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Greensboro city attorney resigns over museum loan

The Associated Press

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GREENSBORO, N.C. (AP) — The city attorney in Greensboro has resigned after council members were unhappy about how the city handled a $750,000 loan with a civil rights museum.

Mujeeb Shah-Khan stepped down Friday after Mayor Nancy Vaughan told him otherwise the City Council was going to fire him. He will get paid half his annual salary, or about $83,000, in a severance package. That is double what was required in his contract.

Shah-Khan said he thinks he did nothing wrong, but understands that public employees will always have their motivations questioned.

"I'm happy I was able to do some good work on behalf of the citizens of Greensboro, regardless of what some people think about it," said Shah-Khan, who came to the city in June 2012.

The City Council was unhappy about the $750,000 loan given to the International Civil Rights Center and Museum. The museum didn't sign a loan agreement, and council members worried that left Greensboro with no ability to recover the money if the museum can't pay it back.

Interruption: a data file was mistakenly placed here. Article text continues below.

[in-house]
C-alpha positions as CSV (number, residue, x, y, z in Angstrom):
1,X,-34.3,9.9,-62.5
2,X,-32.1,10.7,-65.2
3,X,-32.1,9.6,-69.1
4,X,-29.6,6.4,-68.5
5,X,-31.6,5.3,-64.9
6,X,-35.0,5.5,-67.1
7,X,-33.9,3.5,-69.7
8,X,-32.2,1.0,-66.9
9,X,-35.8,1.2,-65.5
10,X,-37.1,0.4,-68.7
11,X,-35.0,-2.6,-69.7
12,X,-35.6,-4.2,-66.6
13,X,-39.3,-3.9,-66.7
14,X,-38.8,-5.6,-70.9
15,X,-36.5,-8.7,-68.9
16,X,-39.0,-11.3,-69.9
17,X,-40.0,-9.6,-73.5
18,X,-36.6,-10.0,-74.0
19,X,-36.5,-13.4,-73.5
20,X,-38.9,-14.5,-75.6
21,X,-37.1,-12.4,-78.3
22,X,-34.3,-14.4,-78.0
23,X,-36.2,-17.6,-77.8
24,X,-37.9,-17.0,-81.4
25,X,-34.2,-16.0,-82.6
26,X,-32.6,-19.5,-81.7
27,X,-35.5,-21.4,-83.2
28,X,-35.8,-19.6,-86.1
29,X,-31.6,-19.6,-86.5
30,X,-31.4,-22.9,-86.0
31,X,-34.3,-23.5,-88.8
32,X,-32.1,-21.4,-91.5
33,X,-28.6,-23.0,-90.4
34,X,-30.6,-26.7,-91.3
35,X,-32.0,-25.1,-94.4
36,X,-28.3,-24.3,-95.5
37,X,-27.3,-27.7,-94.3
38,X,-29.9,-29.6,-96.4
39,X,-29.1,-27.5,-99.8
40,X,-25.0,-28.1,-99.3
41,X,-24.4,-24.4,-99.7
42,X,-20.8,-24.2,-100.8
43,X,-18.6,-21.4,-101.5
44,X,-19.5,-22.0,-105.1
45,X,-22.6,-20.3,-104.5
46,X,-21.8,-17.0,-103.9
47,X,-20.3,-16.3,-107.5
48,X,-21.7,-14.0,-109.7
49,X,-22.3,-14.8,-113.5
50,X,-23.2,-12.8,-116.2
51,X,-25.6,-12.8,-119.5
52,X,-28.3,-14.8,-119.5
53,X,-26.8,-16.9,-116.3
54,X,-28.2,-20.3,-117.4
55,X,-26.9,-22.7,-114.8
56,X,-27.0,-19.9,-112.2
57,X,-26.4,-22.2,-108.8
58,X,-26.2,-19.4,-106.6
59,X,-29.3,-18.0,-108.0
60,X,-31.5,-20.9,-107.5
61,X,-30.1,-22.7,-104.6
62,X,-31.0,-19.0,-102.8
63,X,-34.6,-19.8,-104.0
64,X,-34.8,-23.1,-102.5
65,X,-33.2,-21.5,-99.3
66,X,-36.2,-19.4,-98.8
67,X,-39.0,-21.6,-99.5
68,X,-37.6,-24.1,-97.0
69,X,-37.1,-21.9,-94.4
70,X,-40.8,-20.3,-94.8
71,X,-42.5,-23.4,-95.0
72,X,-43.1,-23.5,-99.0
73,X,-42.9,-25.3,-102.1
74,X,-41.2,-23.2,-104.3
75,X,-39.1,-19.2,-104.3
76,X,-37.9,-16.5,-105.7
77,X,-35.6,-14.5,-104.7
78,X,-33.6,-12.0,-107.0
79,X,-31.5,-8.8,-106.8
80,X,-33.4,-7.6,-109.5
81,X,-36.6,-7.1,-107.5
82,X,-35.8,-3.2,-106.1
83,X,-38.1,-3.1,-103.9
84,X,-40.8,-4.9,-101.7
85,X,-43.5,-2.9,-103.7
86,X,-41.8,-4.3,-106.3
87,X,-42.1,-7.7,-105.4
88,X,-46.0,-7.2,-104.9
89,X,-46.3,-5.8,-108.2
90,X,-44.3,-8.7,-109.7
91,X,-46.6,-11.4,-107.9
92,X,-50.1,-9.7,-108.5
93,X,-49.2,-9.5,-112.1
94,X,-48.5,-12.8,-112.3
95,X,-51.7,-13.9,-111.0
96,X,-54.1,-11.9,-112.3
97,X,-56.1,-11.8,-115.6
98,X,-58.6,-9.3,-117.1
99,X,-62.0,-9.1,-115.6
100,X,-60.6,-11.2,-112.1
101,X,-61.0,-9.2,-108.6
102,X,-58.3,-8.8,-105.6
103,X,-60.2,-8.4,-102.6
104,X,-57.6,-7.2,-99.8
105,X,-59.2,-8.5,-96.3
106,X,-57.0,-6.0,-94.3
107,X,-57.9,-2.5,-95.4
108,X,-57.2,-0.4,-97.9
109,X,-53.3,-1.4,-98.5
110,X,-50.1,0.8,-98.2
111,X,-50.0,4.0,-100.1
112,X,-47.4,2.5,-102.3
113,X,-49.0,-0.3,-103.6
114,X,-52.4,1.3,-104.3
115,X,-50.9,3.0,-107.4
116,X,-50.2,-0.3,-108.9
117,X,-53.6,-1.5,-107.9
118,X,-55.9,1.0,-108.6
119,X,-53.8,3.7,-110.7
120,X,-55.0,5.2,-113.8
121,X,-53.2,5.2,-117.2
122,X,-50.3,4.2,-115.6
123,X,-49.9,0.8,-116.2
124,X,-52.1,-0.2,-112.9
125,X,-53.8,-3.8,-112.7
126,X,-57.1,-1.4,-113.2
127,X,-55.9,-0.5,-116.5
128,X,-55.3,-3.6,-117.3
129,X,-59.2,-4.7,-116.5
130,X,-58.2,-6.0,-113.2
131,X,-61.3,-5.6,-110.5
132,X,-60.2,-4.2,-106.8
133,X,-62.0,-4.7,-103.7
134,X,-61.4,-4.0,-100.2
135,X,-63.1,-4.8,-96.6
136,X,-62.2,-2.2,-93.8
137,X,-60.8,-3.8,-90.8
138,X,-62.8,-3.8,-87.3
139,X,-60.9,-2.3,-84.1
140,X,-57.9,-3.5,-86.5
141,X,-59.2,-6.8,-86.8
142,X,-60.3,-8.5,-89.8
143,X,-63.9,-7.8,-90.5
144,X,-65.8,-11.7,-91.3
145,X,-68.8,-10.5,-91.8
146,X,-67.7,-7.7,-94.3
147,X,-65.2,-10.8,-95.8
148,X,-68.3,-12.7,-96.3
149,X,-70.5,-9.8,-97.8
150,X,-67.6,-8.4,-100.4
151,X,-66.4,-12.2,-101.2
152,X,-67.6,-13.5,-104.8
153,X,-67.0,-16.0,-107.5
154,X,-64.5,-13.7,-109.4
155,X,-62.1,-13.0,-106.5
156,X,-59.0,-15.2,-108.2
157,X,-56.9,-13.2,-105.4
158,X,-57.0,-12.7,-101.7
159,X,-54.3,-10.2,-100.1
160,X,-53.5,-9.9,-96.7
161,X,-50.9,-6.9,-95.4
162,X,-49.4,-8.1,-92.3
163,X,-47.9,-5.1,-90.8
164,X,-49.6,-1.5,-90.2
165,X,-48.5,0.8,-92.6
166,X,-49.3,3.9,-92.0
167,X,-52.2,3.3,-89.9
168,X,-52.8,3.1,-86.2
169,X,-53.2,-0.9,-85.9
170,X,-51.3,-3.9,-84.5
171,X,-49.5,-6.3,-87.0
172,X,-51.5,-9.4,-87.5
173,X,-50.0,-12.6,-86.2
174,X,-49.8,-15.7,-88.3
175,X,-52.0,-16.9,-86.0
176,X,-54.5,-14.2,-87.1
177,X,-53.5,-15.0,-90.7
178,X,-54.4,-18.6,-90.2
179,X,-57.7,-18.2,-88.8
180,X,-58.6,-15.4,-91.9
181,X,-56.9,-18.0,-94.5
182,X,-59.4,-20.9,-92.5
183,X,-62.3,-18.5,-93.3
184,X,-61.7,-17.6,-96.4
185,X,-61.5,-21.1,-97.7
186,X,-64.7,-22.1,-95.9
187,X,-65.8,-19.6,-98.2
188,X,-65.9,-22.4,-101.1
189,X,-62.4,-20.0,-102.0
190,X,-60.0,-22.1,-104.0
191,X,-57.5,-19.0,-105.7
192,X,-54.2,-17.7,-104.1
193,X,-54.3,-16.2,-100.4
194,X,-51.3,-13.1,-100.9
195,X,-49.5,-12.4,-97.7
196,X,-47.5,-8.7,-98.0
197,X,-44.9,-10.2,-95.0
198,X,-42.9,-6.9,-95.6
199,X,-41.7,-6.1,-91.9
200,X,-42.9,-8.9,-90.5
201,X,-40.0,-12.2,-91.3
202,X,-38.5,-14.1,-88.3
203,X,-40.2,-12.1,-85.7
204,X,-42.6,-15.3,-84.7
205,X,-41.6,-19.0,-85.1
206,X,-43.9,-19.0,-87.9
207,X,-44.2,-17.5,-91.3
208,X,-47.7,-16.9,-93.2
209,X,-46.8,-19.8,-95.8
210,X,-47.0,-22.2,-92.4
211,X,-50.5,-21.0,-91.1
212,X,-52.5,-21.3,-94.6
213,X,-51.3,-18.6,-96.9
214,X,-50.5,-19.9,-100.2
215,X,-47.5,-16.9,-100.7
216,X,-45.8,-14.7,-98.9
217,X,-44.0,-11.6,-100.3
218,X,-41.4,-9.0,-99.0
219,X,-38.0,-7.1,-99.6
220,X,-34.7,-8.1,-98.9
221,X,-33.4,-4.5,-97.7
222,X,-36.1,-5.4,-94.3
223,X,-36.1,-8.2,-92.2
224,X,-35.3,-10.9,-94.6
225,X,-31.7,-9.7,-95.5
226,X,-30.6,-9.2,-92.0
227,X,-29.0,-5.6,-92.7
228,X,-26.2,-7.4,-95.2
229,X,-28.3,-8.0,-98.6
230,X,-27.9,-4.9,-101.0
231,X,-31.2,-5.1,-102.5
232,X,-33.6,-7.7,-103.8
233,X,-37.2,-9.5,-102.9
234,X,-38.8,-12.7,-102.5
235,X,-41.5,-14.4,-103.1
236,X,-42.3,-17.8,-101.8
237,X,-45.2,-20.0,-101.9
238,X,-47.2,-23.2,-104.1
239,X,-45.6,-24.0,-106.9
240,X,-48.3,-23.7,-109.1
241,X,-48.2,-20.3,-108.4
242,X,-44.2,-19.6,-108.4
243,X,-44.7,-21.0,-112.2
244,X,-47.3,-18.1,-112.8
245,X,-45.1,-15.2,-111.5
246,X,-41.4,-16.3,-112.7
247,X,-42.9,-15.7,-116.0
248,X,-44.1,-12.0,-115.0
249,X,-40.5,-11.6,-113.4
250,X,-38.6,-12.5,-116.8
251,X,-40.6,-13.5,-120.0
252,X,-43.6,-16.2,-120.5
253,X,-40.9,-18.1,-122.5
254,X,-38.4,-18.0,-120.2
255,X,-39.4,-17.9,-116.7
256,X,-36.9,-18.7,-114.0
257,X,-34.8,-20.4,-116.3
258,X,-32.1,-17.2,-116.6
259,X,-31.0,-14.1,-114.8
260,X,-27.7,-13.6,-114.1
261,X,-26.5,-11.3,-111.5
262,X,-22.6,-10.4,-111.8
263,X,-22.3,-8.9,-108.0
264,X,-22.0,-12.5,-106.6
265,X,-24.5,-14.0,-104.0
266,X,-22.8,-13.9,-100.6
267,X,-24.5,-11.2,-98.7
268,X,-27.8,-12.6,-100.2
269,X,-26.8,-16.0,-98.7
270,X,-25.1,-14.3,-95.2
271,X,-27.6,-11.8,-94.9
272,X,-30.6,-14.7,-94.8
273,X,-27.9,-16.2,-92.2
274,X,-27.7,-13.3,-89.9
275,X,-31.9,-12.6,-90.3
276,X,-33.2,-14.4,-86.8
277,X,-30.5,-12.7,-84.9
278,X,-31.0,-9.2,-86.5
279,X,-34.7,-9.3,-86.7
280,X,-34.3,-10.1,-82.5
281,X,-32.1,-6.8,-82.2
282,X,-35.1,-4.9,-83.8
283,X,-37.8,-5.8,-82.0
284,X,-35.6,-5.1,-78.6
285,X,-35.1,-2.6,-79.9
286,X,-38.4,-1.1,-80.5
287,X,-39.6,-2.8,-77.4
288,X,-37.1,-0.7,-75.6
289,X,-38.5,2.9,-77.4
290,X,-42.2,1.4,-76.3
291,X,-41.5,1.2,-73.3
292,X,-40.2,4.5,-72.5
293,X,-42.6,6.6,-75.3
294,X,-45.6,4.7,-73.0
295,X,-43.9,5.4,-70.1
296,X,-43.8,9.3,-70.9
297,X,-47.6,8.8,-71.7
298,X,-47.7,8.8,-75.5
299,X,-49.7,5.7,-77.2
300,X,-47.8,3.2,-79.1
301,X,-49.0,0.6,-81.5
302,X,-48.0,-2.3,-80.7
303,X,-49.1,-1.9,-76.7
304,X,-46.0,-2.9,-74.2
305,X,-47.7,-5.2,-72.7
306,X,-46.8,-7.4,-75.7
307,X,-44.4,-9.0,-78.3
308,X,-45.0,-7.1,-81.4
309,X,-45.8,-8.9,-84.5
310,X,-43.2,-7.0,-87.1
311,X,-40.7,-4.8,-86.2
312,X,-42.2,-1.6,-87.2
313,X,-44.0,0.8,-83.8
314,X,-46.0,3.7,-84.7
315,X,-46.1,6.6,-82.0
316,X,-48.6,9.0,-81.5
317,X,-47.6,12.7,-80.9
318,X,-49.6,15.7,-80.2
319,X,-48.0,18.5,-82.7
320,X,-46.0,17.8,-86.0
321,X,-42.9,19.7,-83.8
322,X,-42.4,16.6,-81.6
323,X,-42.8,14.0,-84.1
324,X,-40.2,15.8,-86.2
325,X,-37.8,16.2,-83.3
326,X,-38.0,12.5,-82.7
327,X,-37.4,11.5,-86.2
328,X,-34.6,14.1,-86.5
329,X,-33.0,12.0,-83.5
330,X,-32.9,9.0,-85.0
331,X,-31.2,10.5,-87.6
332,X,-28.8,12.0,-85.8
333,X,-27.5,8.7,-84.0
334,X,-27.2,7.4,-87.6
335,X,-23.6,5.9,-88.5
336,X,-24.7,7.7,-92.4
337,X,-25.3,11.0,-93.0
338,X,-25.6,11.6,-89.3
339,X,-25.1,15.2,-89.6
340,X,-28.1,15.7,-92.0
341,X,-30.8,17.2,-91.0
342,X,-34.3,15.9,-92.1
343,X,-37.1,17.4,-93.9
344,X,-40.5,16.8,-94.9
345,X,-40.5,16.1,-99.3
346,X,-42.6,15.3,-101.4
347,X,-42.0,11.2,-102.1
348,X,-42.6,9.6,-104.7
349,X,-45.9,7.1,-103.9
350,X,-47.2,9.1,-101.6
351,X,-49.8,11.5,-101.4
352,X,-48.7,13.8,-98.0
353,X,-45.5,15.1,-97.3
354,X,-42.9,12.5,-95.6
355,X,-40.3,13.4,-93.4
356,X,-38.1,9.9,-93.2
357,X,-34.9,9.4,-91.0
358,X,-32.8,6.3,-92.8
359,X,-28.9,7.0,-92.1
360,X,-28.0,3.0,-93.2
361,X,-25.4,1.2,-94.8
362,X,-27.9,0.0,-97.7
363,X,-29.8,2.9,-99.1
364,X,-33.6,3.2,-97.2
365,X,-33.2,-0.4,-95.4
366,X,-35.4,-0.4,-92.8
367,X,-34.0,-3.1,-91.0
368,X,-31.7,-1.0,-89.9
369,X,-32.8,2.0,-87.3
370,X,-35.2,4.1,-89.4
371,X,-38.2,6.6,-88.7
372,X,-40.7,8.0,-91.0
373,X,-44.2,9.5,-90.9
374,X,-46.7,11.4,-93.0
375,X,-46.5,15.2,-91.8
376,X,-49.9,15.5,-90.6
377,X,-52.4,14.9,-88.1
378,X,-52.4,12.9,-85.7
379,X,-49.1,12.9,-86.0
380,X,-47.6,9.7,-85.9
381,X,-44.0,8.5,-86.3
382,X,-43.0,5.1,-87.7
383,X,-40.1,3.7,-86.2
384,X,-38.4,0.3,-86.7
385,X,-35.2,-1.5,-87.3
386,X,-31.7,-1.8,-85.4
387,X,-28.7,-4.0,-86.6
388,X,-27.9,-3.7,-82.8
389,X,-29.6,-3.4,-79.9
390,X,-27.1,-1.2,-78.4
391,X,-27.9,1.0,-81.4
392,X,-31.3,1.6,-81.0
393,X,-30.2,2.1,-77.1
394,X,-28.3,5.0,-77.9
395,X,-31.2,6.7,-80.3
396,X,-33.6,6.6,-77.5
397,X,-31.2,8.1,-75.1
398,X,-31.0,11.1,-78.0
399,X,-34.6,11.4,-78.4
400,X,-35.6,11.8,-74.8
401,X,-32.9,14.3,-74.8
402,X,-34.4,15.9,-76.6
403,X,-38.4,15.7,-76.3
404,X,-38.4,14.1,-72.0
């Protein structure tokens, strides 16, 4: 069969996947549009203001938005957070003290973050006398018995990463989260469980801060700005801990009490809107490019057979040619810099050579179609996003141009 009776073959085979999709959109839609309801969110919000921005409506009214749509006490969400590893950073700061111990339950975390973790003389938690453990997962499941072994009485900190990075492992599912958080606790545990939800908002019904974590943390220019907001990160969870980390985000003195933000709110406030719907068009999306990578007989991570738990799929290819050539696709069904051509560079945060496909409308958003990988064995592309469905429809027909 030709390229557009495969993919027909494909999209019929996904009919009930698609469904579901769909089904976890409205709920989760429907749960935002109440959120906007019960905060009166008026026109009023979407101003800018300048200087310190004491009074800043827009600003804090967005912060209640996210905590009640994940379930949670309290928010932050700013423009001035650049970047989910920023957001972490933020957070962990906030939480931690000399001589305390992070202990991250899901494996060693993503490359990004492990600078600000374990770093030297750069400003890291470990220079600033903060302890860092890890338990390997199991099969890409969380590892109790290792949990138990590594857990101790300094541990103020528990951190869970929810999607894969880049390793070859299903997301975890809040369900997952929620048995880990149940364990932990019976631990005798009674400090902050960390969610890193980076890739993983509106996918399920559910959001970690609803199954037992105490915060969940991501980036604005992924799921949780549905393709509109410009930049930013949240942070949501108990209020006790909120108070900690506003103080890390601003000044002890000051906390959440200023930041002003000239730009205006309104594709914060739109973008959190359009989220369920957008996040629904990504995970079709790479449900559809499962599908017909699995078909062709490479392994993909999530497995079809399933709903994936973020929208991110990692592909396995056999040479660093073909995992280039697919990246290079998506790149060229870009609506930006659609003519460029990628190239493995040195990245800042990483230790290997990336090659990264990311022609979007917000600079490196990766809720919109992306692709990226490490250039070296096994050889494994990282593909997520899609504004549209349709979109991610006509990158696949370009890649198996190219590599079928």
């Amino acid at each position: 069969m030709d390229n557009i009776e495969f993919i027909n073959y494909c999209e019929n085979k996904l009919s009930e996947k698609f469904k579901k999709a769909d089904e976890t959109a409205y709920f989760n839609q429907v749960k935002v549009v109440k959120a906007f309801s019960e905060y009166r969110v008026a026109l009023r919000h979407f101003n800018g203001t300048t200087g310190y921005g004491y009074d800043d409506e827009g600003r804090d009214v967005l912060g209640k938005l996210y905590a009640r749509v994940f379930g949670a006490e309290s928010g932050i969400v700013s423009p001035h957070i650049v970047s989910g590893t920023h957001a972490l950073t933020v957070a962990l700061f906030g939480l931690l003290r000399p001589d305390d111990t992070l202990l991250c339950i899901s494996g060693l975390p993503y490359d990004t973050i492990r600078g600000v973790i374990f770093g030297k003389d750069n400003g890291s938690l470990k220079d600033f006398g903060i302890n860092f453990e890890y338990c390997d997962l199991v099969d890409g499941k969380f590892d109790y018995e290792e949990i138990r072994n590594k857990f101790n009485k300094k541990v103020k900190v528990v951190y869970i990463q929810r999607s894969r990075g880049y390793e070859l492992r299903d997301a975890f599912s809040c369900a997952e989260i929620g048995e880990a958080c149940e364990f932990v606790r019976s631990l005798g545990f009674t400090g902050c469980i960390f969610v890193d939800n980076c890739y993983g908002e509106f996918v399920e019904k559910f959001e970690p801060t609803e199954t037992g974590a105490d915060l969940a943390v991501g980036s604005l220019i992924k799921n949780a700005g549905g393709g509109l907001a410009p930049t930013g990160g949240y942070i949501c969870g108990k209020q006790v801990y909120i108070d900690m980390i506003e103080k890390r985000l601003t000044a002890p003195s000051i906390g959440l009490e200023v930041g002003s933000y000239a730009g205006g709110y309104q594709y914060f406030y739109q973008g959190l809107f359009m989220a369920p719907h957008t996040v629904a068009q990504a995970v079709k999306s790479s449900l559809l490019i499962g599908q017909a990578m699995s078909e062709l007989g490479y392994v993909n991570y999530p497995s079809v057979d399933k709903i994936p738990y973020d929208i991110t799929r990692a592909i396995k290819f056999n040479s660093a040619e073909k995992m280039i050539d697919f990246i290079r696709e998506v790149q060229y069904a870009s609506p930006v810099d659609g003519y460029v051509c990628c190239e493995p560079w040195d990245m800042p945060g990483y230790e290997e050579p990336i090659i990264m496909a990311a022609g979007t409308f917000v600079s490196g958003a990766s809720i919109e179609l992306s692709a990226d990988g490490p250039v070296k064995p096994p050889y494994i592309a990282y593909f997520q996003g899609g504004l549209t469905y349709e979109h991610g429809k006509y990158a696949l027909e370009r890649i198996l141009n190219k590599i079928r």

The museum has struggled in recent years, losing $10 million in value and having three people help run it in four months.

City Council didn't talk about details of Shah-Khan's resignation with the mayor reading a statement and refusing to answer questions afterward.

"We are appreciative of the efforts he has provided and work he has done for the City of Greensboro," Vaughan said. "We wish him well in his future endeavors."

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